How to get started in property investment when you don't have any money
Last updated: 3 April 2015. Get free updates of new posts here
Can you invest in property when you don’t have any money of your own? Your gut response to that question probably depends on when you came of property investing age.
If you started investing in the heady days of 2002-2008, you might find it an almost offensive notion that you might actually need money to invest. The current lack of self-cert loans and same-day remortgaging are a temporary aberration, and there must be a way around the letter of the law.
But if you were investing before or since that golden era, the opposite answer is obvious: how can it be ‘investing’ if you don’t put any of your own money in?
So let’s put aside the fiendishly complicated and very dubious ‘no money down’ schemes that a few men in shiny suits are still trying to sell, and look at some legitimate ways to get started when you don’t have any money. Spoiler alert: none of them is a quick fix.
Save and wait
Let’s just get the not-really-answering-the-question answer out of the way first, shall we? Because it just so happens to be a pretty good option.
Radical as it sounds, you could always save up until you’ve got the money. After all, property is an investment: you’d not consider investing in shares, wine or vintage pornography without having any capital, so why should property be any different?
The good news is that the loan-to-value offered by lenders is finally coming down again – it’s likely that you’ll be able to put down just 20% of the property’s value and get a buy-to-let mortgage for the rest.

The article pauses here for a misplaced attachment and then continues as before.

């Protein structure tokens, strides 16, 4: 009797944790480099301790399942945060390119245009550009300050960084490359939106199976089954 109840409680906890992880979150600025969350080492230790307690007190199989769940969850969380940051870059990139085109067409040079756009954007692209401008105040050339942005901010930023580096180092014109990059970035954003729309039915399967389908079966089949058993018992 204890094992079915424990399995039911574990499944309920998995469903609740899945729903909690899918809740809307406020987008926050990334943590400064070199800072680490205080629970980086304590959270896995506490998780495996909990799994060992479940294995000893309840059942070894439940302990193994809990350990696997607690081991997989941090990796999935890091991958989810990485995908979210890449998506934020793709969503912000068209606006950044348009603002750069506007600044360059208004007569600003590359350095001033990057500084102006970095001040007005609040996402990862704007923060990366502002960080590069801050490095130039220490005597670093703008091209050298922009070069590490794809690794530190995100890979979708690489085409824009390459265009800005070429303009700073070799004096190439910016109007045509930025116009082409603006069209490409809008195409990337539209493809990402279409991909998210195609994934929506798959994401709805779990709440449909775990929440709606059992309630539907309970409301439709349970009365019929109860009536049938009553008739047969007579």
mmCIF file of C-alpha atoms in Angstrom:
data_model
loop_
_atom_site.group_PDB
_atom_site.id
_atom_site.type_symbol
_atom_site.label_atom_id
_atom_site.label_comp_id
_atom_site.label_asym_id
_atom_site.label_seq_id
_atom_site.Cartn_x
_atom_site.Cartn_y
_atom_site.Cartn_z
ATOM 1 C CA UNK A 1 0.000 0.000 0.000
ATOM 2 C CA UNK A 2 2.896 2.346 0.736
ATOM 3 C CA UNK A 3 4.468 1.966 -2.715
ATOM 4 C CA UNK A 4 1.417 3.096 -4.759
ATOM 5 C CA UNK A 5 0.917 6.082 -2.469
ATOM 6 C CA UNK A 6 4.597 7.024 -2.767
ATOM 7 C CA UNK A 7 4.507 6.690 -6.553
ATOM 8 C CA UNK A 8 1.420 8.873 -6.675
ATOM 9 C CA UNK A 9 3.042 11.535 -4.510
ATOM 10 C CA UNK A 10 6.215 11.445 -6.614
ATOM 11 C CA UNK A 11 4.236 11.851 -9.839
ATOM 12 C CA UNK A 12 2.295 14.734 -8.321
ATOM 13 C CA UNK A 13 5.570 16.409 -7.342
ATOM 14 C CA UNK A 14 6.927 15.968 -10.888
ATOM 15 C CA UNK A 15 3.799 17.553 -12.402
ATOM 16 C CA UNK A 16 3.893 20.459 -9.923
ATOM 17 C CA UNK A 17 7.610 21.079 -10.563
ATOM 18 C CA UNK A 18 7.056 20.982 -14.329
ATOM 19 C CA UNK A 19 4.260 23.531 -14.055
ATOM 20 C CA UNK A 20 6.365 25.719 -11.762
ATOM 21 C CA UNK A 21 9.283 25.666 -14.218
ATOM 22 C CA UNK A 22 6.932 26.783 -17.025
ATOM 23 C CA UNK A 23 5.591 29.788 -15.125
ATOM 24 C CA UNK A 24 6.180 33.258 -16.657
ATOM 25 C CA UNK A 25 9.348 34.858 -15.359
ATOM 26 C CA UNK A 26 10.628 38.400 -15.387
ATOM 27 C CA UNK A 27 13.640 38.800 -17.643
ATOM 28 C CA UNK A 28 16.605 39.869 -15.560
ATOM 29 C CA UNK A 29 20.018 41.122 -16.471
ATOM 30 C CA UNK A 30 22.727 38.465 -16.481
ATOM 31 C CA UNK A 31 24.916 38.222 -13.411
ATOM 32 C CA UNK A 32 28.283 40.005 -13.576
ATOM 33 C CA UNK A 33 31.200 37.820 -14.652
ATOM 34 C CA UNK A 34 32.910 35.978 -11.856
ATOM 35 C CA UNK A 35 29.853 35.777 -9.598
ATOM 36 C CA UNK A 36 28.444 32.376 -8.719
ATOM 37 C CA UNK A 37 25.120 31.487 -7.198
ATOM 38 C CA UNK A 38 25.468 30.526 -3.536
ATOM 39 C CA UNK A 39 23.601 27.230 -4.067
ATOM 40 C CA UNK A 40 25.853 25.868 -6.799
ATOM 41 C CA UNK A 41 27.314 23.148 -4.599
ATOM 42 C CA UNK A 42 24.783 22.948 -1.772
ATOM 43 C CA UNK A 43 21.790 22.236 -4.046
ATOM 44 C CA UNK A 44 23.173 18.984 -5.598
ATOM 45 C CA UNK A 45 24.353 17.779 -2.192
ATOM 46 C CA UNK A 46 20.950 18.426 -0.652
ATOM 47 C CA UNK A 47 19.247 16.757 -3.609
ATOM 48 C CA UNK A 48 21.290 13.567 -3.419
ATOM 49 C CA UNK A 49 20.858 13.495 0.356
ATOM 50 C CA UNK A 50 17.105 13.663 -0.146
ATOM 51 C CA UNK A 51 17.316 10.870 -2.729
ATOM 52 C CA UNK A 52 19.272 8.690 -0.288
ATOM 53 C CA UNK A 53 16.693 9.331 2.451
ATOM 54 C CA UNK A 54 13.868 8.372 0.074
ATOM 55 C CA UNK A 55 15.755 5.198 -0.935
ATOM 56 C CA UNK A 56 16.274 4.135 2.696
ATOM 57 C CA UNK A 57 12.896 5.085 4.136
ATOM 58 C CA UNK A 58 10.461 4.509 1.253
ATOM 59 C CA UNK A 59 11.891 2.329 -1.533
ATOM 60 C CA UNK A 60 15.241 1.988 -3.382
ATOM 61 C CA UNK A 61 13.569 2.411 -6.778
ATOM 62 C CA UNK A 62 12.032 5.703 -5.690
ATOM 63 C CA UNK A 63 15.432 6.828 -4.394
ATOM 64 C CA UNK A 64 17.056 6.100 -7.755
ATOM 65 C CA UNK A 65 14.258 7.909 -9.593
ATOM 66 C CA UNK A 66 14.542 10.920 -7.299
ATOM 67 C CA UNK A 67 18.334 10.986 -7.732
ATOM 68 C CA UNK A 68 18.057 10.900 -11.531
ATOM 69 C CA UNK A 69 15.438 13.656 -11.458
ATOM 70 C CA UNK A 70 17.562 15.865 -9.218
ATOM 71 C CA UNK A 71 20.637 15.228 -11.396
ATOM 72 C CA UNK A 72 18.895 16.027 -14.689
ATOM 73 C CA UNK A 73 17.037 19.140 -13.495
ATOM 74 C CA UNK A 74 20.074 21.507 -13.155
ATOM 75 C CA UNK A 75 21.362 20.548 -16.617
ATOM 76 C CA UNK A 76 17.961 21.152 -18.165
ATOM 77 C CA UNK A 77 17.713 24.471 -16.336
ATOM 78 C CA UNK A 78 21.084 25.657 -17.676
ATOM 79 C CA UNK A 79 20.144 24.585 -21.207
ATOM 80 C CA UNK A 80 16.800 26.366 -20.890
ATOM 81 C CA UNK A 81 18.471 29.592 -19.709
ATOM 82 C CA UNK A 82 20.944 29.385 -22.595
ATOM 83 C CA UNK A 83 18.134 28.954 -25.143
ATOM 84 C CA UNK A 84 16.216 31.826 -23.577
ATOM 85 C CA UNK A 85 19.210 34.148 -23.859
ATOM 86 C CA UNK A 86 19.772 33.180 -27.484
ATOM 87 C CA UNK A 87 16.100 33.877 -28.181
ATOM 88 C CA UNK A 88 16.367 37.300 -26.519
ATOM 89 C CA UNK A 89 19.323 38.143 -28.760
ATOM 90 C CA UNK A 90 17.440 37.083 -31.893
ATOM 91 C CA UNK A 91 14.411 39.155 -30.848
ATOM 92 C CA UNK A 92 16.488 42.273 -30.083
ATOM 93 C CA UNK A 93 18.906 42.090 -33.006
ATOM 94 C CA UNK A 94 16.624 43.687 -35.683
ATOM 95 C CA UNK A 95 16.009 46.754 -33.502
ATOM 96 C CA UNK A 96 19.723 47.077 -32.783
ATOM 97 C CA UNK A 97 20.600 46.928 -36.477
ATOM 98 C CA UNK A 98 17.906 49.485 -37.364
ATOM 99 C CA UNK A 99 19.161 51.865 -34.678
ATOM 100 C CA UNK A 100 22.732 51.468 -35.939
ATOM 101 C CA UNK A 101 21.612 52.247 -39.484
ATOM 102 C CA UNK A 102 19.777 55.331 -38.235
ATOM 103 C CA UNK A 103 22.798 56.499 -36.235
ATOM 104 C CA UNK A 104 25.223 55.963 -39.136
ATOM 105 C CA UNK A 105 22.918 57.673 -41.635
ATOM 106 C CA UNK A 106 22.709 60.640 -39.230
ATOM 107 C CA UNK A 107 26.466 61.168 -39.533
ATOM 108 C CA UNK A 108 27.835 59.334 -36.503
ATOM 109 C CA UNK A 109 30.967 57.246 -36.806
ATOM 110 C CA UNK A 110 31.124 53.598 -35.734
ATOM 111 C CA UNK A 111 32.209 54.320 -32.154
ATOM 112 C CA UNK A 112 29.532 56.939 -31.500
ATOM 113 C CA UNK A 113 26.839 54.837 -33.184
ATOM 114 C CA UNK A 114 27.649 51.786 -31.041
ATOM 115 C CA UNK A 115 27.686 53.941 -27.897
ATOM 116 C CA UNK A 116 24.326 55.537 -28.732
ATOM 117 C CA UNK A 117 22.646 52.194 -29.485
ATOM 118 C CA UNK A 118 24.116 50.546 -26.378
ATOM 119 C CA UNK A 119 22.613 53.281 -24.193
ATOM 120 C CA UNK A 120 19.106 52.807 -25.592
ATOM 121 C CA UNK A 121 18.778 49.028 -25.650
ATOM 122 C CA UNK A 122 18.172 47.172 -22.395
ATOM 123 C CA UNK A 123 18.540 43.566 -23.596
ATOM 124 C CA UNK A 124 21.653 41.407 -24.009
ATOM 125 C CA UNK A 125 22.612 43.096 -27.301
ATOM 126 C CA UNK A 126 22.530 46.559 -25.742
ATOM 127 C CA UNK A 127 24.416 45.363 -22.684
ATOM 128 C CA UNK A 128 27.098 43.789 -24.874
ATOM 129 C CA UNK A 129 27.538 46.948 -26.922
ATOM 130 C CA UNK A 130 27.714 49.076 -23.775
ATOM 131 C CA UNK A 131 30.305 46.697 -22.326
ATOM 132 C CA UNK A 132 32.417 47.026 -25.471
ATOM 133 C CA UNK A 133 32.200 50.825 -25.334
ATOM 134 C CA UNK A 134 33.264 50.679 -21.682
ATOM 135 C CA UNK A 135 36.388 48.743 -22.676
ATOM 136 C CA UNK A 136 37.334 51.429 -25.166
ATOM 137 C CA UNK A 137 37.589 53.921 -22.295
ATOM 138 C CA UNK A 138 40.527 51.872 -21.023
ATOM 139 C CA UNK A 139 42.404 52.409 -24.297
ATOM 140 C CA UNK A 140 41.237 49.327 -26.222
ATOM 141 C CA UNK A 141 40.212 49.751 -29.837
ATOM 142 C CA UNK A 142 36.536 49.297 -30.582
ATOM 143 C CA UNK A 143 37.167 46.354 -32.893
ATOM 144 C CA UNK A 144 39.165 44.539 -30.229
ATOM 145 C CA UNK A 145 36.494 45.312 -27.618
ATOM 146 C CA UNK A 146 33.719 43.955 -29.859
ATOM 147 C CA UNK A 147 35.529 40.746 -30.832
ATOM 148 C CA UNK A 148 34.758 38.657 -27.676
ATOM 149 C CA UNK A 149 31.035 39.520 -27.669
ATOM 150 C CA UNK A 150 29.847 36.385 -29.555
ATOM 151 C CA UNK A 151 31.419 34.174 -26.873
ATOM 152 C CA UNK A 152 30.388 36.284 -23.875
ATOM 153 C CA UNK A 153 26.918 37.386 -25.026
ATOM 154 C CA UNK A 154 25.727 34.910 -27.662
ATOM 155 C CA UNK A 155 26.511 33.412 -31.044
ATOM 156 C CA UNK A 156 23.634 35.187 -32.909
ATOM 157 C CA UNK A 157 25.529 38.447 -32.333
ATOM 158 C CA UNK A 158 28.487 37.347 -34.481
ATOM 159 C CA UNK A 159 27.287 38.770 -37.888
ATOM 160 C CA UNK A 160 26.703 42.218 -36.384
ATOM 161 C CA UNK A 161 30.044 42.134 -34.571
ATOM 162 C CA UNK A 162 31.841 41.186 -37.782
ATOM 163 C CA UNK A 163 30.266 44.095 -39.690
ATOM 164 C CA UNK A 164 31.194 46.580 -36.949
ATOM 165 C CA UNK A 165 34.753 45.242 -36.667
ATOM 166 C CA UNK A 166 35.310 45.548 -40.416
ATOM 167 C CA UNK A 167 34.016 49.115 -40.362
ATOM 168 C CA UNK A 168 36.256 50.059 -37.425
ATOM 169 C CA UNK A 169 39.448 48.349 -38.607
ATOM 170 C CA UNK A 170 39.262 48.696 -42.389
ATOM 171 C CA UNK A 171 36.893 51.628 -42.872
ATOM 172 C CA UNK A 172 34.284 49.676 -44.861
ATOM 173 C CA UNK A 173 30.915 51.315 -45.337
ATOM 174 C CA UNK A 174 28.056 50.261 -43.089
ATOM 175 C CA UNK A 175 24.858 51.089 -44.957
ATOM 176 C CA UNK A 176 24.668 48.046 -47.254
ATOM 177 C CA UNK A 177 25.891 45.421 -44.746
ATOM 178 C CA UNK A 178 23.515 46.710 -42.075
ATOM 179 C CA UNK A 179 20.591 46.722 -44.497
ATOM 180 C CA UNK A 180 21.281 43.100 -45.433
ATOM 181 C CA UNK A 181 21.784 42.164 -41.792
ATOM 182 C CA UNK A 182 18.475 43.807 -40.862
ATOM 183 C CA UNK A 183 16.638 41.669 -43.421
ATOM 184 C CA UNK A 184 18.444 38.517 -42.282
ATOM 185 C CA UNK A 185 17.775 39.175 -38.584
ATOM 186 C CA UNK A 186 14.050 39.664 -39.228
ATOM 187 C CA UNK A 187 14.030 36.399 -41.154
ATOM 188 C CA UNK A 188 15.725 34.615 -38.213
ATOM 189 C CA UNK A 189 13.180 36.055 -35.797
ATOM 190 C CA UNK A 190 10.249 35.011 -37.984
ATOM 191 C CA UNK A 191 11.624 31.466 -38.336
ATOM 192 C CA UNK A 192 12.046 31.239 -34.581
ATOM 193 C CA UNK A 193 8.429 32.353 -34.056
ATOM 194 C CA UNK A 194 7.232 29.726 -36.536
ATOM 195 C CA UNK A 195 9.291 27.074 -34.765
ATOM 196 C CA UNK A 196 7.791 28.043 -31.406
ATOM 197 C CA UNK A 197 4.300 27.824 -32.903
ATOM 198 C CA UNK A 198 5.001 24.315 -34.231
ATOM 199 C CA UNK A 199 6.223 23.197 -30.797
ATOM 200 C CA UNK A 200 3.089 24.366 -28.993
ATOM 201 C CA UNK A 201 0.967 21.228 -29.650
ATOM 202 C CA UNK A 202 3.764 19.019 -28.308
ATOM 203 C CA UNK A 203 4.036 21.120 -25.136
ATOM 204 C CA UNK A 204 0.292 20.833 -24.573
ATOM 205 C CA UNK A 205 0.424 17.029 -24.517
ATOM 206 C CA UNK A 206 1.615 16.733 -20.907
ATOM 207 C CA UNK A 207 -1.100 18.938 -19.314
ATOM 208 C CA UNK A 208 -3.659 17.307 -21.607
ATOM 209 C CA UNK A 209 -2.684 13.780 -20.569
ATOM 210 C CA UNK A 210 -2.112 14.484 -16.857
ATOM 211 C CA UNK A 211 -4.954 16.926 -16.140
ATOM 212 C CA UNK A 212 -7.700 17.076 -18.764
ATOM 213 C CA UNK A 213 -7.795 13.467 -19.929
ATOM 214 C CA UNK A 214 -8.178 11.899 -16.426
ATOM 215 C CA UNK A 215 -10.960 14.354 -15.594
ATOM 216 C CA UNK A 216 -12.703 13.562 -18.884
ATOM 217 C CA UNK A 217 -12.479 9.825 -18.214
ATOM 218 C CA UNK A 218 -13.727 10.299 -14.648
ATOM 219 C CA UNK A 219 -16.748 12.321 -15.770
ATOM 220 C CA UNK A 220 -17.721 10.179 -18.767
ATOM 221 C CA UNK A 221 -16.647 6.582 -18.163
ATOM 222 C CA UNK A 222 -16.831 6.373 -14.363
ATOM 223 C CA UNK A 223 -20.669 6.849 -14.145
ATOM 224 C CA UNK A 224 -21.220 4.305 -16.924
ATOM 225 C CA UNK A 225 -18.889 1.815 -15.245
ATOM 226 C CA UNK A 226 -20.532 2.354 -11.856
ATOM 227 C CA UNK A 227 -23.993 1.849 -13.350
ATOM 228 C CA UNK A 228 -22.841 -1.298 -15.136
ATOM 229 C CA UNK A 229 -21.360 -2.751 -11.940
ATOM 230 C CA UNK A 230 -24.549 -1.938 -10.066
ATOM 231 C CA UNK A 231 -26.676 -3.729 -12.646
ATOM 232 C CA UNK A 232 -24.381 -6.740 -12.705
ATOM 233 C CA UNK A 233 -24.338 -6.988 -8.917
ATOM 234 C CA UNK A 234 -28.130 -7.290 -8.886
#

In most areas of the UK you can buy some kind of property for £100k. In London it’d be a one-bedroom flat; in Scotland it’d be…well, Scotland probably. So that means saving up £20k.
Sounds like a lot, but if you’re earning £24k and can save 1/3 of your income, it’ll only take 3 years.
Saving that much of your income might sound insane, but plenty of people do it:
- Move to somewhere smaller or a cheaper area to save on rent
- Use The Birdy to track what you spend day-to-day. I bet you can find £5 per day to cut out. That’s £1800 a year right there.
- Earn more! Start a microbusiness to bring in an extra couple of hundred per month, whether that’s selling handcrafts on Etsy or doing the same as your day job on a freelance basis in the evenings
- Cancel stuff! Sky TV can run to over £500 per year. A gym is easily £600
- Set up a regular transfer to automatically transfer 1/3 of your wage to a savings account as soon as you get it. If the money’s not there, you can’t spend it
Depending on your situation it might be impossible, but it’s probably a lot more possible than you think. If property investment is important to you, be prepared to be uncomfortable for a while in order to make it real.
While you’re saving, read about property every day and meet as many people as you can. It’ll make you a better investor when you’re ready to start, and it’ll keep you motivated through all those sportless (no Sky), flabby (no gym) winter nights in Grimsby (cheaper area) knitting funky hats for ferrets (extra income).
Rent rooms in your own place
If you own your own home, you can raise money by renting out a spare room – and the first £4,000 you receive is tax-free.
You can find a lodger through a site like Spareroom.co.uk, and even specify that you only want someone who’ll stay Monday-Friday if you want some privacy at weekends.
If you’re willing to put in more work, you’ll get higher returns by renting your room through a short-term lettings site like Airbnb. You’ll have to take the time to correspond with booking enquiries, then check people in and out and deal with cleaning on a regular basis, but the profits can be very high if you live in an area with decent tourist or business demand.
Borrow a deposit
Here’s a terrible idea: you could take out a car loan, lie to the lender about what you’re going to do with it, lie to your mortgage lender about where the deposit has come from, and get your deposit that way.
Another terrible idea: Get a cash advance on a credit card and use that (at astronomical rates of interest) as your deposit.